The Court also tried to clear the confusion that often arises from referring to these witnesses as “fact witnesses” because their evidence is derived from their observations of or involvement in the underlying facts.  Simmons J.A. preferred to refer to these witnesses as “participant experts,” which takes into account that in addition to providing evidence relating to their observations of the underlying facts, they may also give opinion evidence admissible for its truth.  As with all evidence, and especially opinion evidence, the Court reiterated that it retains its gatekeeper function in relation to opinion evidence from participant experts and non-party experts.

Six factors were cited by the Court as reasons why the Divisional Court erred:

  1. The Divisional Court failed to refer to a single case under the pre-2010 jurisprudence, which support the conclusion that Rule 53.03 does not apply to opinion evidence given by participant experts. The Court reiterated its view in Moore that “the 2010 amendments to rule 53.03 did not create new duties but rather codified and reinforced … basic common law principles.”  The Court found no basis for the Divisional Court to conclude that the pre-2010 jurisprudence did not continue to apply following the 2010 amendments to the Rules relating to expert witnesses.
  2. Apart from Westerhof, no cases were brought to the Court’s attention that support the view that participant experts are obliged to comply with Rule 53.03 when giving evidence concerning treatment opinions.
  3. There was nothing in Justice Osborne’s Report on the Civil Justice Reform Project that indicated an intention to address participant experts or non-party experts; rather, the focus was litigation experts – expert witnesses engaged by or on behalf of a party to provide opinion evidence in relation to a proceeding.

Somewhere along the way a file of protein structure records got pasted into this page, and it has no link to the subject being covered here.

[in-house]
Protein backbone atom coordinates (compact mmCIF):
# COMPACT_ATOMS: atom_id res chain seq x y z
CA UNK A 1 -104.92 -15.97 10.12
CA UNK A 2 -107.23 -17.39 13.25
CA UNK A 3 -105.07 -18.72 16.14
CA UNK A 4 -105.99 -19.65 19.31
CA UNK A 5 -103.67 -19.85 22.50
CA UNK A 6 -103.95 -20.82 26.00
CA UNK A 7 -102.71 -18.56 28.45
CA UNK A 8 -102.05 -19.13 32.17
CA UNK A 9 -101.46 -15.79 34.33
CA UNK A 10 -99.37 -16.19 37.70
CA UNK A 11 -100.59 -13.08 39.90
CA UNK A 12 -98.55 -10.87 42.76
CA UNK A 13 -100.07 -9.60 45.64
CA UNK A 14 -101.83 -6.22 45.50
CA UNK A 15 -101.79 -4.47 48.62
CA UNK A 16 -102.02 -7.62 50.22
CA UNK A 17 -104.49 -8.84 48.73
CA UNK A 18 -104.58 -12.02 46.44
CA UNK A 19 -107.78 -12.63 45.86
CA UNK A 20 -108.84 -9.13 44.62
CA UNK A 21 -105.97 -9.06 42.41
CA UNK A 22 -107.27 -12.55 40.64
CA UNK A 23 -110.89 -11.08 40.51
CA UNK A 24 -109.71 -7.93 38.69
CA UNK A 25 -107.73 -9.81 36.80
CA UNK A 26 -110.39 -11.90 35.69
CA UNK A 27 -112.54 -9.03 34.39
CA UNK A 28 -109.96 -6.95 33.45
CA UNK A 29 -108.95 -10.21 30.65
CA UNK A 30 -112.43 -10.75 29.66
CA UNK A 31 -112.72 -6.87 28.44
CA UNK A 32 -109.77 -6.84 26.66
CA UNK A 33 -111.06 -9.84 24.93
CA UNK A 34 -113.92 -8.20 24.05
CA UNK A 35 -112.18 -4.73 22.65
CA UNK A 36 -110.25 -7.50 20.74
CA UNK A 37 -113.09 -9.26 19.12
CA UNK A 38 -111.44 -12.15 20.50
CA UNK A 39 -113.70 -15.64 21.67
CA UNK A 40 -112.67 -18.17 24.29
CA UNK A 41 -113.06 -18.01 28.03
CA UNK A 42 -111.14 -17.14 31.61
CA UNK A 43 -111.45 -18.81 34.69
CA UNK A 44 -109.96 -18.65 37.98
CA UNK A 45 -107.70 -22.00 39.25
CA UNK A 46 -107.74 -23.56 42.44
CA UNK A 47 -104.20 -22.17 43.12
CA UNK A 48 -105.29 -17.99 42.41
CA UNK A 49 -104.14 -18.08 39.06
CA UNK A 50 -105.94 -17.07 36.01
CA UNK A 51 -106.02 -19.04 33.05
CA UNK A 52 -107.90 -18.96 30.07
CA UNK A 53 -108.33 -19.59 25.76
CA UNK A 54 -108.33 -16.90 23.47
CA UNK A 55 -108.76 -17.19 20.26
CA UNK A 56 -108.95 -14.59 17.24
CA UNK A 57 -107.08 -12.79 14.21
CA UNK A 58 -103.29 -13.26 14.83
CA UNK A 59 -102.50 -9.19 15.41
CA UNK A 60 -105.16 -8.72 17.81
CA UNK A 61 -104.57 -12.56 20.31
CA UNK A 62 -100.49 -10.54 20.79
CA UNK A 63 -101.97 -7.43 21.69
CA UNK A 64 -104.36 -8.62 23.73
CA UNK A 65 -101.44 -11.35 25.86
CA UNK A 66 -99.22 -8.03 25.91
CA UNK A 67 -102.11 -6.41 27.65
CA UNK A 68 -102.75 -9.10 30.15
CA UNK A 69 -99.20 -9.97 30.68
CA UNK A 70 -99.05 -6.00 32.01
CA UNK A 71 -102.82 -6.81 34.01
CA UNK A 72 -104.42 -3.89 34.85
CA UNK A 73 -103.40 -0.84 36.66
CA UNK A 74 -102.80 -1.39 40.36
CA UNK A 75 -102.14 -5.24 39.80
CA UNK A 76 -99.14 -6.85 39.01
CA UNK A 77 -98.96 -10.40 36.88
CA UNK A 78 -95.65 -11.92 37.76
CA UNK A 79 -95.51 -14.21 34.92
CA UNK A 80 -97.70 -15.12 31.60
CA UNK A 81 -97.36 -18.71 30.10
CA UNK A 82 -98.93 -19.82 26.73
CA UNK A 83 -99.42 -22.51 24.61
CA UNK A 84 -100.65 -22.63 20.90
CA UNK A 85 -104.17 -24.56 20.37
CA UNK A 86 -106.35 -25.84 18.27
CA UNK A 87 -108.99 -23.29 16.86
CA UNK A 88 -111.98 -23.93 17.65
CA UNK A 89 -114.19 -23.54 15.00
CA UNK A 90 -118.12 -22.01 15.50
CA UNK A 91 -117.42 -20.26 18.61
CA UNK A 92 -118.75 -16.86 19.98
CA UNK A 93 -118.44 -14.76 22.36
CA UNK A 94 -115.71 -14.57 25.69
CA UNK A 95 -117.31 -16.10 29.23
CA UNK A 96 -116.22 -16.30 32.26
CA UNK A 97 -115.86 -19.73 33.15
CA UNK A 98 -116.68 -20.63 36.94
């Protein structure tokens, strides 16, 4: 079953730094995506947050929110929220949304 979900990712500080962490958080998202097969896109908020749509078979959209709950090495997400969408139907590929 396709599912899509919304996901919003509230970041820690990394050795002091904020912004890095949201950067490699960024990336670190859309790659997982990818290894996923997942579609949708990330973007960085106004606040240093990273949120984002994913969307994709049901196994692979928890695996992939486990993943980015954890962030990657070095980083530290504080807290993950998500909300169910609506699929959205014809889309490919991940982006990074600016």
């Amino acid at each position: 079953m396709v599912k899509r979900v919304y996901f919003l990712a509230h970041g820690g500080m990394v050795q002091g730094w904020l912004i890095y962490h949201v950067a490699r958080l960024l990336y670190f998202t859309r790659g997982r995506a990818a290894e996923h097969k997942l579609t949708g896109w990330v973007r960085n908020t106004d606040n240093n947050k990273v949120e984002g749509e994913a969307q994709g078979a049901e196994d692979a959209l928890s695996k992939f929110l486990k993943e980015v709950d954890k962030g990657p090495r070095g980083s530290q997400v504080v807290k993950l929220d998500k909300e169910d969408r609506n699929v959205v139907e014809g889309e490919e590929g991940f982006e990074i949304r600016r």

4. The use of the words “expert engaged by or on behalf of a party to provide [opinion] evidence in relation to a proceeding” in Rule 4.1.01 and Form 53 makes it clear that an expert must be “engaged by or on behalf of a party to provide [opinion] evidence in relation to the proceeding before the rule applies.  The Court concluded that witnesses, albeit ones with expertise, testifying to opinions formed during their involved in a matter, do not come within this description.  They are not engaged by a party to form their opinions, and they do not form their opinions for the purpose of the litigation.
  5. The Court was not persuaded that disclosure problems exist in relation to the opinions of participant experts and non-party experts requiring that they comply with Rule 53.03.  Quite often, these experts will have prepared documents summarizing their opinions about the matter contemporaneously with their involved, which can be obtained as part of the discovery process.  In addition, it is open to a party to seek disclosure of any opinions, notes or records of participant experts and non-party experts the opposing party intends to rely on at trial.
  6. Requiring participant witnesses and non-party experts to comply with Rule 53.03 can only add to the cost of the litigation, create the possibility of delay because of potential difficulties in obtaining Rule 53.03 compliant reports, and add unnecessarily to the workload of persons not expected to have to write Rule 53.03 compliant reports.